In the past academic year we witnessed great unrest on university campuses. The University and College Union (UCU) continued their struggle over decent pensions, pay and conditions with a return to strike action for the fourth year in a row. 

These kicked off in December 2021 with a 3-day strike, and continued into February, this time over 3 weeks.

In the following March, the National Union of Students (NUS) came out in support of the UCU, and also called for a student walkout on the 2nd of March. Some student activists went even further and launched occupations. These took place at universities in Nottingham, London, Sheffield and Kent.

Ahead of the next academic year it’s important we take a step back and review what lessons we can draw from the struggles we have seen on campus.

Why now?

These struggles by both students and staff on campuses are no accident. Both the NUS and the UCU have been forced to act under pressure from below.

The cost of living is the highest it has been in 40 years with inflation rising alongside soaring energy bills. As a result, university workers (including PhD students who are at the thin end of the wedge) are not just facing stagnant wages but what are effectively pay cuts. 

This comes on top of years of the marketisation of higher education which has resulted in low pay, casualisation, high workloads and inequality: fought collectively as the Four Fights. 

University workers have also seen outrageous attacks on their pensions too.

As a result, the UCU has been taking strike action every year now for 4 years.

But it is not just the staff who are angry. Students had previously faced a year of lockdowns, mental health crises, high rents, and reckless decisions by university management – all on top of paying over £9000 per year in tuition fees.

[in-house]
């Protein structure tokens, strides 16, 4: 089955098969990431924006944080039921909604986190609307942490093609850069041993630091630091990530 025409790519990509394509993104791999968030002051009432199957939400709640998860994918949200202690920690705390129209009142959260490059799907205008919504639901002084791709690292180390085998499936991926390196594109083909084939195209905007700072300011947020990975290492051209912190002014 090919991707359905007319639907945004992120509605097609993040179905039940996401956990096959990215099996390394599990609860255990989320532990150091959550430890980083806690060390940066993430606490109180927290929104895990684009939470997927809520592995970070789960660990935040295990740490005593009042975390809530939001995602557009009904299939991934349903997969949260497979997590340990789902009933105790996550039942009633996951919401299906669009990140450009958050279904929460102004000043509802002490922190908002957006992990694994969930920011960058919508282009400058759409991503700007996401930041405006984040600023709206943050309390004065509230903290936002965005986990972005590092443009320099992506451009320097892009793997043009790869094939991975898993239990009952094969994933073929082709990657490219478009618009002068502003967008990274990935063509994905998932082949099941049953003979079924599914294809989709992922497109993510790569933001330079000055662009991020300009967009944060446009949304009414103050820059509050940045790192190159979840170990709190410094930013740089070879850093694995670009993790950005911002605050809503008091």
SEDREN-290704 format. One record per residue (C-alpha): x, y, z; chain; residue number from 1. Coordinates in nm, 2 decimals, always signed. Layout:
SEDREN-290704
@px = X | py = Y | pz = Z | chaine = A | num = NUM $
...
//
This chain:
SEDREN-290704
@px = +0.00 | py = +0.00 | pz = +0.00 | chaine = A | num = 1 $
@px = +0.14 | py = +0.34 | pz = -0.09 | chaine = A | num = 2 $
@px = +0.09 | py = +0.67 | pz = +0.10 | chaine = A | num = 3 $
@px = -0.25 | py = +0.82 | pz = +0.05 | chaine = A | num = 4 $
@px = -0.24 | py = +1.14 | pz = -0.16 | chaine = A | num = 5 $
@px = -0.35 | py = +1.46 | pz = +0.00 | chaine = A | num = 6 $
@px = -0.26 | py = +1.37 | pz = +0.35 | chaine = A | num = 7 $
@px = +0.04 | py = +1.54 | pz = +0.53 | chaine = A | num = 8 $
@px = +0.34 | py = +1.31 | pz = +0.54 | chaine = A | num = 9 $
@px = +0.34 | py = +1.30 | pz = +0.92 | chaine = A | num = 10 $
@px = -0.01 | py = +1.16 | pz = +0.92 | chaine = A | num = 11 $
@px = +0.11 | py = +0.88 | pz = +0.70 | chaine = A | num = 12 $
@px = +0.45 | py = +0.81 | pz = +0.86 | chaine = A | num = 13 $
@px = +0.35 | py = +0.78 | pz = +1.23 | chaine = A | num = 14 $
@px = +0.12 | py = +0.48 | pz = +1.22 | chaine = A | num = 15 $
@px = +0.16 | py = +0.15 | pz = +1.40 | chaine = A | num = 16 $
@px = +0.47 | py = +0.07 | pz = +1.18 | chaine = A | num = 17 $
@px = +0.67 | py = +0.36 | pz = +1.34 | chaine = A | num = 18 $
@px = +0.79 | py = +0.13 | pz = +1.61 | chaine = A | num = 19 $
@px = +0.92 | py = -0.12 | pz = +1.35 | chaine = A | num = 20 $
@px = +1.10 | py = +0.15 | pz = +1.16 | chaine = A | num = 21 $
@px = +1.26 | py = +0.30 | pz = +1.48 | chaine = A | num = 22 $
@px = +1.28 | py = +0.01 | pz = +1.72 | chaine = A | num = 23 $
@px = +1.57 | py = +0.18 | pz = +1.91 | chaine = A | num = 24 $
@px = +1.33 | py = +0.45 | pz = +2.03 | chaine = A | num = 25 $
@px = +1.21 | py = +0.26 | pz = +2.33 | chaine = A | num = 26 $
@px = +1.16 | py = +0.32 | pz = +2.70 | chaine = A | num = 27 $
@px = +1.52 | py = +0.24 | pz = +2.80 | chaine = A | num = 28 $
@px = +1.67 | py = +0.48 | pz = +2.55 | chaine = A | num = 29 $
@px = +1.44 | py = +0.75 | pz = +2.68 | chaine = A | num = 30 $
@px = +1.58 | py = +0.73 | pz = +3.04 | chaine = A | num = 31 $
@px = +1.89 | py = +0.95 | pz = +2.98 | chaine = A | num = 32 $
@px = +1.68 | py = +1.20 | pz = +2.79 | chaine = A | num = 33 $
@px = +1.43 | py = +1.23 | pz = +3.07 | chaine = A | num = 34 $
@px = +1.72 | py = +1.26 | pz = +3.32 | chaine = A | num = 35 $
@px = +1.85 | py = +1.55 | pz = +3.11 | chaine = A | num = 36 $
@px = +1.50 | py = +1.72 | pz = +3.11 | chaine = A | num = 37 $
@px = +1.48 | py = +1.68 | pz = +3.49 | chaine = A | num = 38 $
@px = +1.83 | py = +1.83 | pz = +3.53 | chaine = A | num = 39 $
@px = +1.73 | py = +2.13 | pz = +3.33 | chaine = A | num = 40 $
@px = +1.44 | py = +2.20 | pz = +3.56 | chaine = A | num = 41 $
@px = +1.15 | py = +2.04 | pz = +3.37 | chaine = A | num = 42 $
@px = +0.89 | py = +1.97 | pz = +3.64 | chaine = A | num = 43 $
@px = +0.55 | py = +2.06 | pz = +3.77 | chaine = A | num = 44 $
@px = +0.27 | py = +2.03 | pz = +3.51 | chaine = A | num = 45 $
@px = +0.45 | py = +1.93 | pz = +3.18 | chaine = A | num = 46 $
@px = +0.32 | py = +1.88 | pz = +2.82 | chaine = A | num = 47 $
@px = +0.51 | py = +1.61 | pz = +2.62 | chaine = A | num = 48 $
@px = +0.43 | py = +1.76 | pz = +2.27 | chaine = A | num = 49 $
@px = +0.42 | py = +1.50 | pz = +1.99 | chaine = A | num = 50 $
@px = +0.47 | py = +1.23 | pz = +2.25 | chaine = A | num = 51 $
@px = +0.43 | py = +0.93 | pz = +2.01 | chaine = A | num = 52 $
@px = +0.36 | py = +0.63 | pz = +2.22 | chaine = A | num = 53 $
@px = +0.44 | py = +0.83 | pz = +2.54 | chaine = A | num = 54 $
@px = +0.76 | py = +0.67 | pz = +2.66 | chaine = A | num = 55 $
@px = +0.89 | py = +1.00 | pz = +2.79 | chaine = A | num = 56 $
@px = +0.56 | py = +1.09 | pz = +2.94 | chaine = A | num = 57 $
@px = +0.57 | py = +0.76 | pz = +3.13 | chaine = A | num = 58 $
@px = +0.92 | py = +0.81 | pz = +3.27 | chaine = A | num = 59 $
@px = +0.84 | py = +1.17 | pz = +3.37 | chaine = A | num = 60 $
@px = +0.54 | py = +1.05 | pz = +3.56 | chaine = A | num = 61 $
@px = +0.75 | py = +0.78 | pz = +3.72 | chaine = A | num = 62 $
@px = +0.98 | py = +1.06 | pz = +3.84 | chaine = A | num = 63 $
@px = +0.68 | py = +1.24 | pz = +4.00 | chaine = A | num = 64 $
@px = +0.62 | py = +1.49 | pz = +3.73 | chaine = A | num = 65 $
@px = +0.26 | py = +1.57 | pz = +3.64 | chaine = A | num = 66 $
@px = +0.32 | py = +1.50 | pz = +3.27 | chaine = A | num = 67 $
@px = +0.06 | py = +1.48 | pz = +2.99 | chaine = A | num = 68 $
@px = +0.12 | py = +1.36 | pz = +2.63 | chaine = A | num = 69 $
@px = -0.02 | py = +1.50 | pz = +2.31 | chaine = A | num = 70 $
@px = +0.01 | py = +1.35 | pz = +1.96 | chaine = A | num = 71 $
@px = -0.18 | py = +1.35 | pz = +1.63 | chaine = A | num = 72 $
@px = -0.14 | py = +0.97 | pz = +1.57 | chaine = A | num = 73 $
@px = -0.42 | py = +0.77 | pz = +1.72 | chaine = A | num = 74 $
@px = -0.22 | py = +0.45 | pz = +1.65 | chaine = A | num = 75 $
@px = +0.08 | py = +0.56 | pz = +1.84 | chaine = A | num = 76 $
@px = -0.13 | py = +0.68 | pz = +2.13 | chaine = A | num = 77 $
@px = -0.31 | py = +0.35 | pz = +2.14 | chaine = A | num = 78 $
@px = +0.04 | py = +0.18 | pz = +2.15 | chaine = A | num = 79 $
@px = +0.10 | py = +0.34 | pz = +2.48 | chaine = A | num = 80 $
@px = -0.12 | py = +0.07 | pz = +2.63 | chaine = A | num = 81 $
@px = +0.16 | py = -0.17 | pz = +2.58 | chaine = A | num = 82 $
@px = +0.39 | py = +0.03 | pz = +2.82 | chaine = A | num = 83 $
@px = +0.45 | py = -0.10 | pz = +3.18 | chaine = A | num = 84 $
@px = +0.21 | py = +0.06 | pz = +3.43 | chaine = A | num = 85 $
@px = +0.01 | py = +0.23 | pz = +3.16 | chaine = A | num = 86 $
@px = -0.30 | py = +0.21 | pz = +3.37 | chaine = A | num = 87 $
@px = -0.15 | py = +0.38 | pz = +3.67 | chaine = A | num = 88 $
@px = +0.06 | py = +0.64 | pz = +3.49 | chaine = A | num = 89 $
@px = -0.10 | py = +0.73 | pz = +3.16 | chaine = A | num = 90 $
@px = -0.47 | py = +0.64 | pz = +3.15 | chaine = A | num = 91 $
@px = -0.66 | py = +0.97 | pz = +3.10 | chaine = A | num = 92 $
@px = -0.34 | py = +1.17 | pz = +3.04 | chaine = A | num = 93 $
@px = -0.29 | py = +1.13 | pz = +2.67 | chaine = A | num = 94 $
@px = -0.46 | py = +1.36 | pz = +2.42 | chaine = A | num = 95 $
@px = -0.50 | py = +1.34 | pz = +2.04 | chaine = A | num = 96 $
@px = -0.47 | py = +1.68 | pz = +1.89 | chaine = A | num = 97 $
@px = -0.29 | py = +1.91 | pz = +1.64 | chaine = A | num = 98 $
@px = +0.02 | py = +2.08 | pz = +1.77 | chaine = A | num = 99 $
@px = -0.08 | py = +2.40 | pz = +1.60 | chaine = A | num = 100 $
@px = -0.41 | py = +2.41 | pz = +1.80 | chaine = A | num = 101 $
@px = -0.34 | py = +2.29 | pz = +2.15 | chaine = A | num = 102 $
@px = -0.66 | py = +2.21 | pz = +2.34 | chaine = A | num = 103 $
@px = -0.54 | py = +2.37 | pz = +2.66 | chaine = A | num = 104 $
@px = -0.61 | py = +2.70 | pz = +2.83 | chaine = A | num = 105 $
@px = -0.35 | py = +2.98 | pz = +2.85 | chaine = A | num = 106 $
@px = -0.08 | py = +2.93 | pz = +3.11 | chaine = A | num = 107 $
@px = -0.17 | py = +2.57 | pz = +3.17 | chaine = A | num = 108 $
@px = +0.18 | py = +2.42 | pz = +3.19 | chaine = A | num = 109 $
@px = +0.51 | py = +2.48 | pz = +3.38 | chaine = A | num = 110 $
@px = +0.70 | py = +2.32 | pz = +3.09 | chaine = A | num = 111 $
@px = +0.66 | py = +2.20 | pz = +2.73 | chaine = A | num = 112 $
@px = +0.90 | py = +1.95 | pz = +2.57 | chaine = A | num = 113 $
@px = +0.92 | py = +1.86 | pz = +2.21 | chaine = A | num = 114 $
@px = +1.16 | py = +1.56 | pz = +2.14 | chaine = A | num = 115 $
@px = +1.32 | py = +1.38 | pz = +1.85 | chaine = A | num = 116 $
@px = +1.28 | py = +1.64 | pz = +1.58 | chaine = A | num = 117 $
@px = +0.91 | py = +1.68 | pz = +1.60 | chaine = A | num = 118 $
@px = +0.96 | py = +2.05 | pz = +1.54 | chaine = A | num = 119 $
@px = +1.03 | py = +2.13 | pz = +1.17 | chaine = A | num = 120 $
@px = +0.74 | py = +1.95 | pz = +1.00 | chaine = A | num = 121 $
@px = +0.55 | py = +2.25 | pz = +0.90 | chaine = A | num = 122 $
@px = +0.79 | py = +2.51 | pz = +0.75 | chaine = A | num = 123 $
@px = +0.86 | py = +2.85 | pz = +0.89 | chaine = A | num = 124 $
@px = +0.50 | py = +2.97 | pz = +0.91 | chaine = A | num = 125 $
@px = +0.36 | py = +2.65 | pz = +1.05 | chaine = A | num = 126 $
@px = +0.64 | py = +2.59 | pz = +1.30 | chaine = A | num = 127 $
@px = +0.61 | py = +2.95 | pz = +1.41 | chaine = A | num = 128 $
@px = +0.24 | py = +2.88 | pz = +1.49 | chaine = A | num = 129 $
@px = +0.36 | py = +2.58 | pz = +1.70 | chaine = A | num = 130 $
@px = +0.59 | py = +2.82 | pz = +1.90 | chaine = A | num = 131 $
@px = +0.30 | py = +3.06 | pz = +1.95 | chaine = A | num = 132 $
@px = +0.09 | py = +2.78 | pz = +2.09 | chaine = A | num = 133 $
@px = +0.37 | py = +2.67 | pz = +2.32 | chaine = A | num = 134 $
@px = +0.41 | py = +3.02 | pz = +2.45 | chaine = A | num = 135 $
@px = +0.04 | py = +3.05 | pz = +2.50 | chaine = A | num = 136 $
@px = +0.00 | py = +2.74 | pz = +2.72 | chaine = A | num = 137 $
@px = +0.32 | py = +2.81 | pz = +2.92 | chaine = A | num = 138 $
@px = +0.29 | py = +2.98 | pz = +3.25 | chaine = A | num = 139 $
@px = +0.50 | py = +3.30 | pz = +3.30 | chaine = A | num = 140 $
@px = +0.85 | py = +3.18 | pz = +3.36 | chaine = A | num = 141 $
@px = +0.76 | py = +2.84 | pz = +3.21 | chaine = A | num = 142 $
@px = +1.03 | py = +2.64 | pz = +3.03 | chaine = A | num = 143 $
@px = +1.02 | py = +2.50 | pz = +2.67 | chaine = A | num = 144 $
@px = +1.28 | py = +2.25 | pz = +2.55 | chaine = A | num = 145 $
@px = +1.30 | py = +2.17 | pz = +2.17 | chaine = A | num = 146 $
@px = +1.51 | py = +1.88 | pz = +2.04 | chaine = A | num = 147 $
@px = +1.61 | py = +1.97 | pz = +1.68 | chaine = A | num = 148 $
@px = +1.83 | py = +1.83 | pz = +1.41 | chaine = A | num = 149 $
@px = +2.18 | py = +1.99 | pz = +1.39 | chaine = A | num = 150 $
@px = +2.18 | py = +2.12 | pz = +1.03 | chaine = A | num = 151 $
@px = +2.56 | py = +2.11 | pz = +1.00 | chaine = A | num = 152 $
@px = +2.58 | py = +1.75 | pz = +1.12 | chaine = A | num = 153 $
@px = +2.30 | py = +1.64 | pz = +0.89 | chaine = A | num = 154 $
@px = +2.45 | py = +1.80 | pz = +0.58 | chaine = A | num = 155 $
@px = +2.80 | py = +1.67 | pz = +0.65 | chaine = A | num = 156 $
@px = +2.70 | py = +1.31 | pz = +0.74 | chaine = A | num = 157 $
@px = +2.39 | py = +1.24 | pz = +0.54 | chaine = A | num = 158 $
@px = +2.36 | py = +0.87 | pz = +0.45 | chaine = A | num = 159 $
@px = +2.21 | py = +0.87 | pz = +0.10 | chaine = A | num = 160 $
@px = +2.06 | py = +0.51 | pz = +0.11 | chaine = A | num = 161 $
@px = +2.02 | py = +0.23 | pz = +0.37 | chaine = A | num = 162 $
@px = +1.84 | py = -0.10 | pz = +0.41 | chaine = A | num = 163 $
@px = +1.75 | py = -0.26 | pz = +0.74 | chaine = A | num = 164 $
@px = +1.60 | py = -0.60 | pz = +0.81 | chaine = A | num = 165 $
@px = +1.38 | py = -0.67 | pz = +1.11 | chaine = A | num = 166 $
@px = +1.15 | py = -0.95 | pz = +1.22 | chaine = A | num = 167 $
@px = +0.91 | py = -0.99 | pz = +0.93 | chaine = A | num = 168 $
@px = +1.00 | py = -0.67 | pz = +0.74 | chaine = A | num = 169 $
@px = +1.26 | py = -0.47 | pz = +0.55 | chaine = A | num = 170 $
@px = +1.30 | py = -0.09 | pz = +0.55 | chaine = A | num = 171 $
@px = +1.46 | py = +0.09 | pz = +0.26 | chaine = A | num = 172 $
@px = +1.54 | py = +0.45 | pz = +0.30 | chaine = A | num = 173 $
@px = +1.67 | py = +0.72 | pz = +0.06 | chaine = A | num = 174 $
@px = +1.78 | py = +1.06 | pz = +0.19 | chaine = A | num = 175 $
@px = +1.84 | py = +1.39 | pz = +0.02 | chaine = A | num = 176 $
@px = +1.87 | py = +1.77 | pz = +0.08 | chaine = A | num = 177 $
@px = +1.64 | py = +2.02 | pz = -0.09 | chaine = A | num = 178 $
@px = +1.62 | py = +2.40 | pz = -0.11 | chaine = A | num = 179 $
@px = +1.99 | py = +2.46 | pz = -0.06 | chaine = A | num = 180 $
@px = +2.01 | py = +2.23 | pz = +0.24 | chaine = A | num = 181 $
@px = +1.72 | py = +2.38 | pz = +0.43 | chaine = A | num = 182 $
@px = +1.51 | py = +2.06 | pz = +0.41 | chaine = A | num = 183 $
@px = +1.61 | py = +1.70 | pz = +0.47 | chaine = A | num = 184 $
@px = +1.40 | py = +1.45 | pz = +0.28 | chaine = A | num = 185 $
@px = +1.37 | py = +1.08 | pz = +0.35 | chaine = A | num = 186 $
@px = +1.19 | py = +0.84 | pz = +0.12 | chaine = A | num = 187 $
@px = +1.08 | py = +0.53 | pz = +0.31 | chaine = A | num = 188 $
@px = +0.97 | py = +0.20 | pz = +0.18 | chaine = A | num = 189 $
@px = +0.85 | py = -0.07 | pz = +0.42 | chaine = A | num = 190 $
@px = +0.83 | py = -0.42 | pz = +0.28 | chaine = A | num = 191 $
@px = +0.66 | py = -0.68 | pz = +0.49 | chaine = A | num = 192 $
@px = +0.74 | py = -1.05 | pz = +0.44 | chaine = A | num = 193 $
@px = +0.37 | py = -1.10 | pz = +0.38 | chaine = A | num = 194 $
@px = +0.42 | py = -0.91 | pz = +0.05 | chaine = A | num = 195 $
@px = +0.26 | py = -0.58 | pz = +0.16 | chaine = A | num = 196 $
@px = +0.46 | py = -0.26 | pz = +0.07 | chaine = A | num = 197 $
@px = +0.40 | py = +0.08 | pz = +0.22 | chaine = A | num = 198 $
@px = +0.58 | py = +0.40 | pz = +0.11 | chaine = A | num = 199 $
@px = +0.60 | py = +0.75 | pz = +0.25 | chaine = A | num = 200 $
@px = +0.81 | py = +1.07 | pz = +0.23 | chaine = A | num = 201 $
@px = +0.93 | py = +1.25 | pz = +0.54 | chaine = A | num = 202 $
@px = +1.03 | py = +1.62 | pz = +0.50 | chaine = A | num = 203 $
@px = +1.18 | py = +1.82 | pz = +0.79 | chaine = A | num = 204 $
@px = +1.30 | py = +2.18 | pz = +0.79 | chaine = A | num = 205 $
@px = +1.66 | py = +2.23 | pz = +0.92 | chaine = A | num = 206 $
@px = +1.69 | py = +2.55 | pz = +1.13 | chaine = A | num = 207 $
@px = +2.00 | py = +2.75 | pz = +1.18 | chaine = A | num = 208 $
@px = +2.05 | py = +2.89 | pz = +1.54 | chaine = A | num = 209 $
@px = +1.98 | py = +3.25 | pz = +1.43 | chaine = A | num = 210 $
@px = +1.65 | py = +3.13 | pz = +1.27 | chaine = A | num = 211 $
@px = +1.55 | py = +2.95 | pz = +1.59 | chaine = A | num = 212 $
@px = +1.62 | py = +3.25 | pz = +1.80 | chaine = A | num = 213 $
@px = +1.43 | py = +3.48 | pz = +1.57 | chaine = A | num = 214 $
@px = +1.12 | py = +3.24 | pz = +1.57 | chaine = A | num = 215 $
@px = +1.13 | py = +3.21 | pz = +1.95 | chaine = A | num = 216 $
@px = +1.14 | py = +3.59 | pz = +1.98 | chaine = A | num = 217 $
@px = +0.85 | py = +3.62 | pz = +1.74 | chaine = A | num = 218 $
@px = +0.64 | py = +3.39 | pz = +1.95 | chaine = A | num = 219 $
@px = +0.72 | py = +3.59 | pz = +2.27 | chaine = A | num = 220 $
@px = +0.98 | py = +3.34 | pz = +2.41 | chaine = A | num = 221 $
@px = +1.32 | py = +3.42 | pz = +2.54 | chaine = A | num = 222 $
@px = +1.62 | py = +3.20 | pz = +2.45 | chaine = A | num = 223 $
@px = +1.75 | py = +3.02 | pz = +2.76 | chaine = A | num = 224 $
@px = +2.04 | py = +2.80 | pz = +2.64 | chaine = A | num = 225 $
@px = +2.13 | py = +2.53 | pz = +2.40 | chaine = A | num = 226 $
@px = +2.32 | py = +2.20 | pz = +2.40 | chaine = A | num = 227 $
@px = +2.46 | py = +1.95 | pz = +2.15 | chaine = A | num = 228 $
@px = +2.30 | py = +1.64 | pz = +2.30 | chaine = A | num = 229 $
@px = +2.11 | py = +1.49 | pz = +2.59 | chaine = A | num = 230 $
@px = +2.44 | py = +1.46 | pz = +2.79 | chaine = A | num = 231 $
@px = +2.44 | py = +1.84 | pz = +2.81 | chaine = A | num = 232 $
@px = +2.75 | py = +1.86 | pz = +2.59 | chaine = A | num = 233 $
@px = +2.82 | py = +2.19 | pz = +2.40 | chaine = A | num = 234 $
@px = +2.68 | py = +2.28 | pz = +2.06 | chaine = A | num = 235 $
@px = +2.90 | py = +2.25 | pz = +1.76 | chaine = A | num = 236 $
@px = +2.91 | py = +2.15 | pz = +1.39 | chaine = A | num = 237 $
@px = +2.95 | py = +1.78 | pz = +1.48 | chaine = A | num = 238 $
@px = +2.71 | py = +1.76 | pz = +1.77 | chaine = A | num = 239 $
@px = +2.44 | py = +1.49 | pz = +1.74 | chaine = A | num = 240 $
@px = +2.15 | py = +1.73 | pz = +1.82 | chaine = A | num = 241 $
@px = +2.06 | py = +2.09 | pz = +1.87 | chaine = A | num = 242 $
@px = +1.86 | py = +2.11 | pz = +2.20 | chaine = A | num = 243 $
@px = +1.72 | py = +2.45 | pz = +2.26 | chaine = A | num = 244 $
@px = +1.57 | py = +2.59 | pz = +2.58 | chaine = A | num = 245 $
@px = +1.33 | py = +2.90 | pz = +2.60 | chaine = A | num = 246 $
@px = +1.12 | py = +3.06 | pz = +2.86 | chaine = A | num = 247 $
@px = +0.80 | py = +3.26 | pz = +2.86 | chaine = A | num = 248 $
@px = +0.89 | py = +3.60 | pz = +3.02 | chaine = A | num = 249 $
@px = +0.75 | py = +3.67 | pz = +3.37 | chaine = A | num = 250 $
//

Added to this, the Tory government couldn’t care less about this situation. In fact they have only made matters worse for students, such as increasing the interest rates to 12% on student loans, and extending the repayment period which means that students will be paying off their loans into their 60s! 

The tension on campuses is brewing. It is likely to explode to the surface in the near future on an even higher level.

UCU strikes

In December 2021, three days of UCU strikes took place. Our comrades joined UCU members on picket lines across Britain and reported great energy and militancy.

The Marxist students have assisted every UCU strike, and have been present at many picket lines to build student-staff solidarity. However, what we offer is more than that. At every opportunity, we firmly and boldly put forward our ideas for a fighting strategy to win for both university workers and students. 

For example, in Leeds, there were rallies every day at the pickets. Student comrades from the MSF took to the mic to express solidarity with the UCU staff and link their struggle to that of students – and both struggles to the need for the socialist transformation of society. 

Slogans like ‘open the books’ and ‘for a democratic running of the university by staff and students’ reportedly also struck a chord with strikers. And at the end of the three days of strikes, we organised a rally in London where we had UCU, NEU and student speakers.

However, these days were just the opening shots for further action in the next term. In February another strike round was called for 10 days, but even that proved unable to break the intransigence of university bosses.